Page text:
Ska Music Lessons Beckley WV

If you want to be rude, play everything on the upbeat. The basic building block of past and present ska is the accented and of each beat (Ex. 1). The tendency is to strum this apparently simple rhythm (often called the "clip") with upstrokes. But you get a fuller sound if you downstroke the upbeats because, with downstrokes, you hit the bigger strings first.

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Guitar Lessons by Alex
(304) 300-7100
41 Franklin St
Berkeley Springs, WV
 
Torrance Music Studios
(304) 797-1908
108 Cloma Cir
Weirton, WV
 
House of Harmony
(304) 253-3095
630 Ritter Dr
Glen Morgan, WV
 
Ivory Key Studio
(304) 584-4006
207 Main St
Lumberport, WV
 
Blue Notes Music Academy
(304) 345-7054
207 Loma Rd
Charleston, WV
 
Bob's Music Learning Center
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101 E Main St
Harrisville, WV
 
Devincents Music
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3000 Northpointe Plz
Morgantown, WV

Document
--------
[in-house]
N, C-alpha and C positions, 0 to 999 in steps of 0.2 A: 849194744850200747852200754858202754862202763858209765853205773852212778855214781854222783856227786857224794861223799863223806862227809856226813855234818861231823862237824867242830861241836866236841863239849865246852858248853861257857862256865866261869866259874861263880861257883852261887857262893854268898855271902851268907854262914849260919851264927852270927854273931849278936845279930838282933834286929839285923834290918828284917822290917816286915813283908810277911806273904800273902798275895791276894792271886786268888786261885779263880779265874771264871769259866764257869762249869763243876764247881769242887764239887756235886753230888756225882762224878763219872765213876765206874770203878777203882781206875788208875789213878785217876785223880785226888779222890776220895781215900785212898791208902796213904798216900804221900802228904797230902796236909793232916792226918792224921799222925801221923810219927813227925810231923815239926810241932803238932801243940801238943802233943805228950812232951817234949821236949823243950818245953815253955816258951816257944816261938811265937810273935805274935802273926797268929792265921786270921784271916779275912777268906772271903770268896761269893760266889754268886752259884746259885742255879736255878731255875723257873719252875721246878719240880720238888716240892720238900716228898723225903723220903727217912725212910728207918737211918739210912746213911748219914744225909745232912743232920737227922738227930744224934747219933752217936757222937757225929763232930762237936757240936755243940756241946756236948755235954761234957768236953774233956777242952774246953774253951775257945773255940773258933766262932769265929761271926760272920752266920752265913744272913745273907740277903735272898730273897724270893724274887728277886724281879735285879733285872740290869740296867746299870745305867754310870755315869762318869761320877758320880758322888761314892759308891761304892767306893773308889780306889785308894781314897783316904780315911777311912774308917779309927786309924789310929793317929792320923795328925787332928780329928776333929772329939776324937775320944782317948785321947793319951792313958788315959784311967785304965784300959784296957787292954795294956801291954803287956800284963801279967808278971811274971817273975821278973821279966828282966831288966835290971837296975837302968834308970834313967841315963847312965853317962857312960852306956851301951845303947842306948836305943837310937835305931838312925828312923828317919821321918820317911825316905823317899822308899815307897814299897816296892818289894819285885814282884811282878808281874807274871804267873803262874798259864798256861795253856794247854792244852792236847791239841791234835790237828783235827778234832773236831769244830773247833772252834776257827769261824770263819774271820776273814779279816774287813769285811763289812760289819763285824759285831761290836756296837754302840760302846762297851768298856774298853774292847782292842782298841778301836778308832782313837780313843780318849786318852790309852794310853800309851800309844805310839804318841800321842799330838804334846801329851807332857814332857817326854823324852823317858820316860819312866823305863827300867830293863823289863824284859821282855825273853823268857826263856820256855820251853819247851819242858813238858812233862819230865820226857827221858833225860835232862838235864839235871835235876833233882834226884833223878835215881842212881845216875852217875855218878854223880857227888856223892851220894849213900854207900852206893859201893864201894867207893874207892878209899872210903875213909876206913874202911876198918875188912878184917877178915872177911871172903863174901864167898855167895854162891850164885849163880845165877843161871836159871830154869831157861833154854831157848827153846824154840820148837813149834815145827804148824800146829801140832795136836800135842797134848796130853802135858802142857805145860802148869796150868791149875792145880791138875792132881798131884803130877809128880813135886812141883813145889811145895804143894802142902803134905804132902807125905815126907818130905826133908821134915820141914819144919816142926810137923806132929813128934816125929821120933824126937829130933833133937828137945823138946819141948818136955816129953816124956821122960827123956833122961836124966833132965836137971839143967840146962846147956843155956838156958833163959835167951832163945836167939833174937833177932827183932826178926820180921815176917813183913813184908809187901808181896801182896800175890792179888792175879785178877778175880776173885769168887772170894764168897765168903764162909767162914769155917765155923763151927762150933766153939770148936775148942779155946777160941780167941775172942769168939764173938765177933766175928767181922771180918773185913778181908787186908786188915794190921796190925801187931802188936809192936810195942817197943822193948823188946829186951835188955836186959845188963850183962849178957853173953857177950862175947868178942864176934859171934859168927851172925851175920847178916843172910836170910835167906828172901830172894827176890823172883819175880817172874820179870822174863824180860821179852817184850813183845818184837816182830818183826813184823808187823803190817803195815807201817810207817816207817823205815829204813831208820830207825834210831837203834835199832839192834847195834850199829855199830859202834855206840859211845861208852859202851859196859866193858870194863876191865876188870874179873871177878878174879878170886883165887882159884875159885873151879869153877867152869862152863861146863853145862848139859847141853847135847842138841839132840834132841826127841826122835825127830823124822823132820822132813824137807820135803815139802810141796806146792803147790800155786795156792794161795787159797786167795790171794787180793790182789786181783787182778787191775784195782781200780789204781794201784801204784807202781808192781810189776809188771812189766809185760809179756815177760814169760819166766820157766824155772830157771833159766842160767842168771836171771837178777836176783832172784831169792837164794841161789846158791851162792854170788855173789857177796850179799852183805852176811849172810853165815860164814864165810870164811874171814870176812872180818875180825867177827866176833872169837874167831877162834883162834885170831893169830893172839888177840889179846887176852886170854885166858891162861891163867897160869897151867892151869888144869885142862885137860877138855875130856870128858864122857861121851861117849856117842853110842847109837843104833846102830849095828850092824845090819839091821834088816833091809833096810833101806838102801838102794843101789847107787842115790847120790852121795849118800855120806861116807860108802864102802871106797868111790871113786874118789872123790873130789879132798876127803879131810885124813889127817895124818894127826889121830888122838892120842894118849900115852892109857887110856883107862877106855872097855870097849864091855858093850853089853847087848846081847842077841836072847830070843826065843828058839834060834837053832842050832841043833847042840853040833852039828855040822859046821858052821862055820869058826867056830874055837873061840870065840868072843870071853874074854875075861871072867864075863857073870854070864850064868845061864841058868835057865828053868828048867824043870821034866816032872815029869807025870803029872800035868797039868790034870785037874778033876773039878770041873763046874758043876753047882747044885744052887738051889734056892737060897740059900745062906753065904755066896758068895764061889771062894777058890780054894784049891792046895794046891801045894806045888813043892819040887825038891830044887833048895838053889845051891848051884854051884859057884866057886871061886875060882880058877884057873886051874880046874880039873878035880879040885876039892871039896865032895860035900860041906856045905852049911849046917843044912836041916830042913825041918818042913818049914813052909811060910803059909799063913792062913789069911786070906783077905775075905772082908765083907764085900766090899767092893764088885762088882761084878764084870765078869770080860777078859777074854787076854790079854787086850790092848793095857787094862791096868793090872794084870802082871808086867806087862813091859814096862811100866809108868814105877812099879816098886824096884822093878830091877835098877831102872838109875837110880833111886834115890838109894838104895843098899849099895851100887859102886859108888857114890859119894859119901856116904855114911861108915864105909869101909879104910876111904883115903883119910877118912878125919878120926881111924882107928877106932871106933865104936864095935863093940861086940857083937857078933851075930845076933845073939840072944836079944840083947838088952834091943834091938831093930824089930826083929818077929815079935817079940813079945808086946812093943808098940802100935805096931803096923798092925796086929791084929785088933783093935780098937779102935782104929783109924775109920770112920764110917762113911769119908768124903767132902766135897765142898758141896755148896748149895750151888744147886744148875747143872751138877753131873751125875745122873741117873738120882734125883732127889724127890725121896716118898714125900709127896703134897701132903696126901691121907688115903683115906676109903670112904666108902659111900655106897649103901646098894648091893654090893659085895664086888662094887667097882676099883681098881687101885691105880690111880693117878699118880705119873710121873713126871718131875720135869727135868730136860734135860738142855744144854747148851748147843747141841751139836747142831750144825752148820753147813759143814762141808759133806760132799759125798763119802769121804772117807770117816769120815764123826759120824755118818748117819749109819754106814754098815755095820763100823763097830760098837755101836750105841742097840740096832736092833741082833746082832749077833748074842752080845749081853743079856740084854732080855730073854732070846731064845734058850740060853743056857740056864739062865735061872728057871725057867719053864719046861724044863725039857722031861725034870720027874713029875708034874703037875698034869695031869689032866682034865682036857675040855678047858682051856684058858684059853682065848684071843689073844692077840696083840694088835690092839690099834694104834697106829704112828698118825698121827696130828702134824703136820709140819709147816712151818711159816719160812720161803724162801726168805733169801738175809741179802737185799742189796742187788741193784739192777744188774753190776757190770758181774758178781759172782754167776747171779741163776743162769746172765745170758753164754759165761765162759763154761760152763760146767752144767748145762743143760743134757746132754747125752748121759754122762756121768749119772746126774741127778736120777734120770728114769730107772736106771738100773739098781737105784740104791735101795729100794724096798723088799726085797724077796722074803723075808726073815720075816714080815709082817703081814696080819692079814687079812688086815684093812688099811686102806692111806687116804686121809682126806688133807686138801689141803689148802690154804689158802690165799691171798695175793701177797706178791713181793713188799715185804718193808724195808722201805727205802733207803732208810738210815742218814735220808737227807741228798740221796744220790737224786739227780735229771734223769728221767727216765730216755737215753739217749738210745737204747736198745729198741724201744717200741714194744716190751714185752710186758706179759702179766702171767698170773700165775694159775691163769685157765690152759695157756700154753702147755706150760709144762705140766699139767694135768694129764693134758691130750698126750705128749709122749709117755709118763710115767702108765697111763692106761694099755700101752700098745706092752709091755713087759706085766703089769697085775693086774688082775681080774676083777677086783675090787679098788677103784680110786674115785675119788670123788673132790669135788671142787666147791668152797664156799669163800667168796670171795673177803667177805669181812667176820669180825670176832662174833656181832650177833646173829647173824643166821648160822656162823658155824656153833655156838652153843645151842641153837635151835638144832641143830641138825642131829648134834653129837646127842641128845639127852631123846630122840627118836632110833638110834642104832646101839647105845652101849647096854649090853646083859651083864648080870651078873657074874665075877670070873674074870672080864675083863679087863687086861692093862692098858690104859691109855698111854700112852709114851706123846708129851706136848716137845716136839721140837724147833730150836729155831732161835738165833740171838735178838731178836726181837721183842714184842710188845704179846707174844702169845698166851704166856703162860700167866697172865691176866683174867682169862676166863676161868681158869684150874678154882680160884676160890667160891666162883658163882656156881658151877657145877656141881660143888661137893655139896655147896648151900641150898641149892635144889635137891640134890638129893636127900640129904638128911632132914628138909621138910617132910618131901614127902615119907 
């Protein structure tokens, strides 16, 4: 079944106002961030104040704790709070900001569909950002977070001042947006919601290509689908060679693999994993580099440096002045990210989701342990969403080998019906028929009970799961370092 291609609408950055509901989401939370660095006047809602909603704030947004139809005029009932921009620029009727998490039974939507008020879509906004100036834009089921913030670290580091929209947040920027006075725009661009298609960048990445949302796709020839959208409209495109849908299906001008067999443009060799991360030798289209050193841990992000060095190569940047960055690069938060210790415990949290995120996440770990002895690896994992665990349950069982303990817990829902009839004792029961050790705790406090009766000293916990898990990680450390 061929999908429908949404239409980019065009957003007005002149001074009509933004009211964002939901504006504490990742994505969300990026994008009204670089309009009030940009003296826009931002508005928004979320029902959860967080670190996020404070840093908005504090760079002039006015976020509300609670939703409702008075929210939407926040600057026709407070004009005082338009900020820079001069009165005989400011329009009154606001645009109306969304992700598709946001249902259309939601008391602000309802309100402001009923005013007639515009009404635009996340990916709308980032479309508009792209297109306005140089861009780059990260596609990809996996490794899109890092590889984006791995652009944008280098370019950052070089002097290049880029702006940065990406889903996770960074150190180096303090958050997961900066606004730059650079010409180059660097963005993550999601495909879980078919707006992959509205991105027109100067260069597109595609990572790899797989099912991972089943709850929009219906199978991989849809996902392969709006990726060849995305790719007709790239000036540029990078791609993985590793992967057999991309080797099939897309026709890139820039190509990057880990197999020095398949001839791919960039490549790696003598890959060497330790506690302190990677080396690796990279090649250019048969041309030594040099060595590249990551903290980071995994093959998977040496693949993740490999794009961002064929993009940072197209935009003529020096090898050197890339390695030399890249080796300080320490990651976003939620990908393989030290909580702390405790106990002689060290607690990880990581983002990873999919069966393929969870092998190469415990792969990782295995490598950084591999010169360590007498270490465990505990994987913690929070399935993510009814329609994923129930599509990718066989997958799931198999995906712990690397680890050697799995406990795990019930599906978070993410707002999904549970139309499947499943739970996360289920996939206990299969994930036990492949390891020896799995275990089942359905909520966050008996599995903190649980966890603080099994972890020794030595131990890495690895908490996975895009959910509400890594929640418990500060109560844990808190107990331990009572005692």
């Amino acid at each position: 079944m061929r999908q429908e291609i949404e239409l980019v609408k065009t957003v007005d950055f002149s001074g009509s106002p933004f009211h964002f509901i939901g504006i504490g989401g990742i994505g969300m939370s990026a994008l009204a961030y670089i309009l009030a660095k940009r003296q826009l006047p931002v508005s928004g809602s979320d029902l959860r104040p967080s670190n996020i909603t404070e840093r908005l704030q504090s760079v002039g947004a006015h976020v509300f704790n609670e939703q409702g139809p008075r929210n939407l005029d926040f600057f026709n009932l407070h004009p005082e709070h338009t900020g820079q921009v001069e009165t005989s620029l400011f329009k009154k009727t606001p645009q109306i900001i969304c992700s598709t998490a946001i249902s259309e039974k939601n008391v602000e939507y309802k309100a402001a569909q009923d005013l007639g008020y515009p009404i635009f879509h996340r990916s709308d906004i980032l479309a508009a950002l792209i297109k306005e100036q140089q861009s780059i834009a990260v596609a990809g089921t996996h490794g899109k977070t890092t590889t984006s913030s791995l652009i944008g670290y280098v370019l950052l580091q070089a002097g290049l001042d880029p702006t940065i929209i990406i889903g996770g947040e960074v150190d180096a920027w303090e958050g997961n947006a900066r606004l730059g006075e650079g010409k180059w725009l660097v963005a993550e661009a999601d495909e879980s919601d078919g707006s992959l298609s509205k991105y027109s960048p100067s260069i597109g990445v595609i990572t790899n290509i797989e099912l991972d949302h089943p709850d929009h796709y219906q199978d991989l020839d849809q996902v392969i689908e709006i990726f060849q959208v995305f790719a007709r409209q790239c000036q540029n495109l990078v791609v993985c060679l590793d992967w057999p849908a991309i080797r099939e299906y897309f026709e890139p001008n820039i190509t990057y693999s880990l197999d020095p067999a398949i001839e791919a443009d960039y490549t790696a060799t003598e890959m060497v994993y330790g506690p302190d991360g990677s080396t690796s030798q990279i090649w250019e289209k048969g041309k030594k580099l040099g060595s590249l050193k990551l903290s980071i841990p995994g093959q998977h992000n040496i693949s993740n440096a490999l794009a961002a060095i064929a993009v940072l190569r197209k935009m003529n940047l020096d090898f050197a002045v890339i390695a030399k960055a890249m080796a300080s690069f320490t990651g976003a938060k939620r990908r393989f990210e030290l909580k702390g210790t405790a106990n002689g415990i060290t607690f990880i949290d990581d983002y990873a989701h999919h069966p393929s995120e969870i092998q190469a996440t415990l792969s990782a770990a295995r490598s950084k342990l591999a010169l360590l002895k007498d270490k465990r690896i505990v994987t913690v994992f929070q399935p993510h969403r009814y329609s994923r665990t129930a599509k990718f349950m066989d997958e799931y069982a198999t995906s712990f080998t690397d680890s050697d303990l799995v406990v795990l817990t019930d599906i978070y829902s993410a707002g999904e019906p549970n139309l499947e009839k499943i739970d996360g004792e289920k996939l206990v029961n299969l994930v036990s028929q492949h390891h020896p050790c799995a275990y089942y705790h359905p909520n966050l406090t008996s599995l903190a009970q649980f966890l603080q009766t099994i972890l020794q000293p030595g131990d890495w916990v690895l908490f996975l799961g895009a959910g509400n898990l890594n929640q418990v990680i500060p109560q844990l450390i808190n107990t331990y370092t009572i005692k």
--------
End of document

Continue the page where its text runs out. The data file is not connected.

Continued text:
Note by Note Lesson Ctr
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Stephenson Music Academy
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Ska Building Blocks By David Burk

Sessions From Guitar Player, February '99

If you want to be rude, play everything on the upbeat. The basic building block of past and present ska is the accented and of each beat (Ex. 1). The tendency is to strum this apparently simple rhythm (often called the "clip") with upstrokes. But you get a fuller sound if you downstroke the upbeats because, with downstrokes, you hit the bigger strings first.

Modern skameisters often play clip rhythms on the treble strings (G, B, and E). However, the '60s Jamaican originators -- ska's "rude boys" -- favored fuller voicings as shown in Ex. 2, a I-VIm-IIm-V progression in G. In bar 3, notice how the Am changes inversions.

For a truly rude flavor, add dominant-7th chords and sliding chromatic movement from either above or below the target harmony (Ex. 3). As illustrated here, occasionally it's effective to play on the downbeat.

Often called a "stuckey," a typical ska single-note riff features sixteenth-notes, played clean and very staccato (Ex. 4). Note the characteristic chromatic movement, as well as the arpeggiated chords.

These examples sound great with wah and work well at tempos from 150 to 190 bpm.

Listen to Example 4

 

 

DAVID BURK is a Minneapolis-based guitarist, producer, writer, and teacher. For info on Do You Know What Time It Is, an album by Burk's world-beat group, Labor Party, contact Nabi Musicworks, Box 8621, Minneapolis, MN 55408; (612) 823-6204.

 

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